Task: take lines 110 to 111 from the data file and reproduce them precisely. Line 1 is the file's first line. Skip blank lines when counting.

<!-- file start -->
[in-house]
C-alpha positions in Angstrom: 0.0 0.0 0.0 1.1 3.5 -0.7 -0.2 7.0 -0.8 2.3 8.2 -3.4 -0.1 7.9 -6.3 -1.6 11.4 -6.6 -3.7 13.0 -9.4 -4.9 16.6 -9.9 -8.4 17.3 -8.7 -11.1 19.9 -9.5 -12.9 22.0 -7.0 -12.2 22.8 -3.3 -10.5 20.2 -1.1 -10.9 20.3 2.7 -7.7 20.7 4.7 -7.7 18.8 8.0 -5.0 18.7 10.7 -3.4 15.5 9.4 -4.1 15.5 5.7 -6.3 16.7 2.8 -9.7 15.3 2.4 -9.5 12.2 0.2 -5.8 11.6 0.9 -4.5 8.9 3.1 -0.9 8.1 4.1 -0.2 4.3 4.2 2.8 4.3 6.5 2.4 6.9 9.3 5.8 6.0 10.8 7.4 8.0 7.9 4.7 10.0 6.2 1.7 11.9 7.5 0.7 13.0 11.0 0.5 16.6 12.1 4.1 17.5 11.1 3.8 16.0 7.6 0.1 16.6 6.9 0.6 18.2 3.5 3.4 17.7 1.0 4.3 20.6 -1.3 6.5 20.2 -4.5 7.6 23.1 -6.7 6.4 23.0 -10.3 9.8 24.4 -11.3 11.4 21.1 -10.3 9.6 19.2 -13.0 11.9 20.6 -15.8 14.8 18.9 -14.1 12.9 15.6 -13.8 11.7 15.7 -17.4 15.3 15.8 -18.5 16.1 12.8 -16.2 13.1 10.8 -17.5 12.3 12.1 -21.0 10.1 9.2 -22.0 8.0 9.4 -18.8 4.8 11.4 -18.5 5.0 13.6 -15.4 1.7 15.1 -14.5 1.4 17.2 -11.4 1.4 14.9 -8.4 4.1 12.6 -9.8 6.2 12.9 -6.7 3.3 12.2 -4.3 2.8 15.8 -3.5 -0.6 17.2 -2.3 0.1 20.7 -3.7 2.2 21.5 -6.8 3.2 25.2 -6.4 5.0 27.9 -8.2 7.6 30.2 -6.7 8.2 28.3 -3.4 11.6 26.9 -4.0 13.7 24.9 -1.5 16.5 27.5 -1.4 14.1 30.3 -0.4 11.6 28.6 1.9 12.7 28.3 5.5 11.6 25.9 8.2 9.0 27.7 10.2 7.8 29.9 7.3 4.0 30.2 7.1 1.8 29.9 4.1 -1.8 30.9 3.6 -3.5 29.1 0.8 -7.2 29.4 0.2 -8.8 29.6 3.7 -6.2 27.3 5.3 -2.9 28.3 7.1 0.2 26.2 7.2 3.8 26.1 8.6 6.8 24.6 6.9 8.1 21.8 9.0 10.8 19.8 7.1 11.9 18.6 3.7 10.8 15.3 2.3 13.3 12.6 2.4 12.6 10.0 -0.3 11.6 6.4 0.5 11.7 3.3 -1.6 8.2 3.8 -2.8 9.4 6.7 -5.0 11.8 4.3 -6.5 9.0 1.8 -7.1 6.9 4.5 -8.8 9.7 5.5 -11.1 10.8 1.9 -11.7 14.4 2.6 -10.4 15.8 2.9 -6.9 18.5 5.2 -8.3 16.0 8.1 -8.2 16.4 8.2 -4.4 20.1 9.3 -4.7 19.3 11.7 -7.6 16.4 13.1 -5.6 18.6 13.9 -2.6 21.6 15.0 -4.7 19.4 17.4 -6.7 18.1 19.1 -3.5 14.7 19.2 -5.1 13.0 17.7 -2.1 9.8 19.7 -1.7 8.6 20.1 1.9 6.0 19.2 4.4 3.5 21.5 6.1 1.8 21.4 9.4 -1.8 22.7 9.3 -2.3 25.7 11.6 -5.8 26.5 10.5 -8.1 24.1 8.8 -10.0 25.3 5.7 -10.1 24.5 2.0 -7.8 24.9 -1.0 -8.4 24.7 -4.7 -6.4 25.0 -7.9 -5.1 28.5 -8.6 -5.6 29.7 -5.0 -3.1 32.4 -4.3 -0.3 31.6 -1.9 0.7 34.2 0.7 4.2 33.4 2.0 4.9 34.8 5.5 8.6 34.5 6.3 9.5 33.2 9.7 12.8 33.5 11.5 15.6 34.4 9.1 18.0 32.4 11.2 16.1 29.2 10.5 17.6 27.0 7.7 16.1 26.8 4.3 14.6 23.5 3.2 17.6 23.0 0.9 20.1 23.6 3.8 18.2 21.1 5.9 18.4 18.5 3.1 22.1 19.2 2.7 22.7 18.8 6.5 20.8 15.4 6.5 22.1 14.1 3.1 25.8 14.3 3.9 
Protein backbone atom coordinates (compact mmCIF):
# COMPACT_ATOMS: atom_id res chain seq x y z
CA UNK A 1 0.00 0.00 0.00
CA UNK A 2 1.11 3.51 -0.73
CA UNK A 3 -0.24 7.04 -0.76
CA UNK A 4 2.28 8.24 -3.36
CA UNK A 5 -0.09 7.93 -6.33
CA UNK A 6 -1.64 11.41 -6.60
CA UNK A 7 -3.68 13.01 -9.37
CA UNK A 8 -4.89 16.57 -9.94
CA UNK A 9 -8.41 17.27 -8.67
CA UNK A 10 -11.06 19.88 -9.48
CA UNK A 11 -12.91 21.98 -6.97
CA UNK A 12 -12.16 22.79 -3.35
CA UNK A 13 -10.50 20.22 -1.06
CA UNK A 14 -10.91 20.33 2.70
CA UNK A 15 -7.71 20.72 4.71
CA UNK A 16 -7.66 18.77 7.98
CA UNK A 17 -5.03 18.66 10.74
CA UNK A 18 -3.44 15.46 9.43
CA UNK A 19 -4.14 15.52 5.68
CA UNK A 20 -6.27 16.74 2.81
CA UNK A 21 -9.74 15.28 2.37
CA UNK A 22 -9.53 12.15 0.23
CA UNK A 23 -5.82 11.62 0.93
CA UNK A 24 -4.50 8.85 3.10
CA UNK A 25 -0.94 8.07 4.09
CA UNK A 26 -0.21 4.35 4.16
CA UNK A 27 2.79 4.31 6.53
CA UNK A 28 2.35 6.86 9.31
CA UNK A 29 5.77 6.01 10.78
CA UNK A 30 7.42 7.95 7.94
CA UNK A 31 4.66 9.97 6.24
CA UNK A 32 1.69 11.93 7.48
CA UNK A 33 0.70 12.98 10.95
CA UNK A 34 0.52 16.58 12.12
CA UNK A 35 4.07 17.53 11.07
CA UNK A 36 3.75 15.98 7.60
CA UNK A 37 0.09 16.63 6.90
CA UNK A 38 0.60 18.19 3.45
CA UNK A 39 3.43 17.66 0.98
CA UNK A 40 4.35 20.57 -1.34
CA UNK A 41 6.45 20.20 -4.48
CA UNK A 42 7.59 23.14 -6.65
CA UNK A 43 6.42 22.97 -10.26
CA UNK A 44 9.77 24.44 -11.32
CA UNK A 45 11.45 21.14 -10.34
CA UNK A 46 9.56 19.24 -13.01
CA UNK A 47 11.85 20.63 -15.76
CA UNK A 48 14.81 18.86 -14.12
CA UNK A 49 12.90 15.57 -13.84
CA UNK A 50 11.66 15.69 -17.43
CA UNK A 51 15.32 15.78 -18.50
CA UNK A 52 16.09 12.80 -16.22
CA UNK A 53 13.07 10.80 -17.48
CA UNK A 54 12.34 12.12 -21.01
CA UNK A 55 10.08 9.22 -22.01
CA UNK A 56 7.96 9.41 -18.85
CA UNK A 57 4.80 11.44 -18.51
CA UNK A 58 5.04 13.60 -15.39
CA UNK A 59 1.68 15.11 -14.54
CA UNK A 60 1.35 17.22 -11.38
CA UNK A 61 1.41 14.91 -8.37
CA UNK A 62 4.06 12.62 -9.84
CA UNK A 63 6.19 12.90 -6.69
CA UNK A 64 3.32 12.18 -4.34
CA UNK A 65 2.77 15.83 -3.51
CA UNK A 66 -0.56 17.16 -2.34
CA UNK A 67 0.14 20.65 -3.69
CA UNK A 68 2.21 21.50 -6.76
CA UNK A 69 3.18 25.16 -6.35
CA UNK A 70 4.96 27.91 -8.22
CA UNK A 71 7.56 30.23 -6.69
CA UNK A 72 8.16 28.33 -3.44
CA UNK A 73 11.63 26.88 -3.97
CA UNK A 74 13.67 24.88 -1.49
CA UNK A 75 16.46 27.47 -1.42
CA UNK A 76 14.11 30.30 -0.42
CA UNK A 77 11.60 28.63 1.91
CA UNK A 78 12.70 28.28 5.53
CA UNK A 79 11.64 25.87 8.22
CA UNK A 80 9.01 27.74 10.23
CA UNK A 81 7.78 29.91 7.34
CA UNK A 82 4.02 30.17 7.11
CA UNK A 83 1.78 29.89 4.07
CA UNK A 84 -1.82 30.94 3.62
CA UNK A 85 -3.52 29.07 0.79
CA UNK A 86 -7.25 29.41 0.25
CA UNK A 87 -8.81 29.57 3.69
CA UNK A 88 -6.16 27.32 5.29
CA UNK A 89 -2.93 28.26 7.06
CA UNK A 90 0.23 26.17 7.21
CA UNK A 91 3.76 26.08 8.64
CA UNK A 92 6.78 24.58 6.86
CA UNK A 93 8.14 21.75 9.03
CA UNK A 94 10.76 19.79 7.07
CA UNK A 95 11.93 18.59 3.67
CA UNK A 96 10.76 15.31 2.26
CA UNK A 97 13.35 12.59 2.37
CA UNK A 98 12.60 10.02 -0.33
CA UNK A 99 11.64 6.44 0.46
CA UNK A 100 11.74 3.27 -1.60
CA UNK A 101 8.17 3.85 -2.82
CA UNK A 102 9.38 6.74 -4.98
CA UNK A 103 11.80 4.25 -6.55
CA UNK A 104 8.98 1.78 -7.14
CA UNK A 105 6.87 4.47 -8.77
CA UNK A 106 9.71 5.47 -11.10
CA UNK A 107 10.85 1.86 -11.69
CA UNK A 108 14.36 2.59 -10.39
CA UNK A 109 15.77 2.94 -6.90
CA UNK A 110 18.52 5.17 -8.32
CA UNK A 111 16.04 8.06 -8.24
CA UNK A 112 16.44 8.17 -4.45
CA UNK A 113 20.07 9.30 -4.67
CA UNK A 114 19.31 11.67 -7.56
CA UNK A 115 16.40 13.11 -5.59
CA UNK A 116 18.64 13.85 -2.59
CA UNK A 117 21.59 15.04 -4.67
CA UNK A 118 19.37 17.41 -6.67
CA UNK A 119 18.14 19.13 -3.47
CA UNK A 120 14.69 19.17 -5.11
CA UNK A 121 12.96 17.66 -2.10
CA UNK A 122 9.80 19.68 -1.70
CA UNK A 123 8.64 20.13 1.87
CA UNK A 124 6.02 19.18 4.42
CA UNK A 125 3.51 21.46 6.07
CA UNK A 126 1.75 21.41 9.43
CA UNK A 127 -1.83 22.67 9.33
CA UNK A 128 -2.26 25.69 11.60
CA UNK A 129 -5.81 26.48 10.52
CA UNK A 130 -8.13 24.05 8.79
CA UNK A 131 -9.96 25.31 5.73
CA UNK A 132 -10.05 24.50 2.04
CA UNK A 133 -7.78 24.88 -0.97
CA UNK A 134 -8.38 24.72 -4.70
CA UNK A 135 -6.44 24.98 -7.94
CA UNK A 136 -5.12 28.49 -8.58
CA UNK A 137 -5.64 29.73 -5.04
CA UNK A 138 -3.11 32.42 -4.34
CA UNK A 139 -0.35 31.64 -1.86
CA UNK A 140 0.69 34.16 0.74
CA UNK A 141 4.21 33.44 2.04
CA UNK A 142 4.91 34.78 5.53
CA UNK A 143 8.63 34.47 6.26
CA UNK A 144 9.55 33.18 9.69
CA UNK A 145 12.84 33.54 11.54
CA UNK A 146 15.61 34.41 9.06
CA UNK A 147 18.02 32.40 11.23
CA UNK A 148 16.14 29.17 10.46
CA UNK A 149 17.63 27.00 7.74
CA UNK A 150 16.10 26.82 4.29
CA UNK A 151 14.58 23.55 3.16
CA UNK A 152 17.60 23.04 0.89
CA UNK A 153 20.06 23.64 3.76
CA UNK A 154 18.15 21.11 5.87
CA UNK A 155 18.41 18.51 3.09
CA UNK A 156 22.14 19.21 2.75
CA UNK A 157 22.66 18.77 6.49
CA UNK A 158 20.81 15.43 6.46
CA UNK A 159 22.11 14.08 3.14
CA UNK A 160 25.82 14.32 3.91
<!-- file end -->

CA UNK A 106 9.71 5.47 -11.10
CA UNK A 107 10.85 1.86 -11.69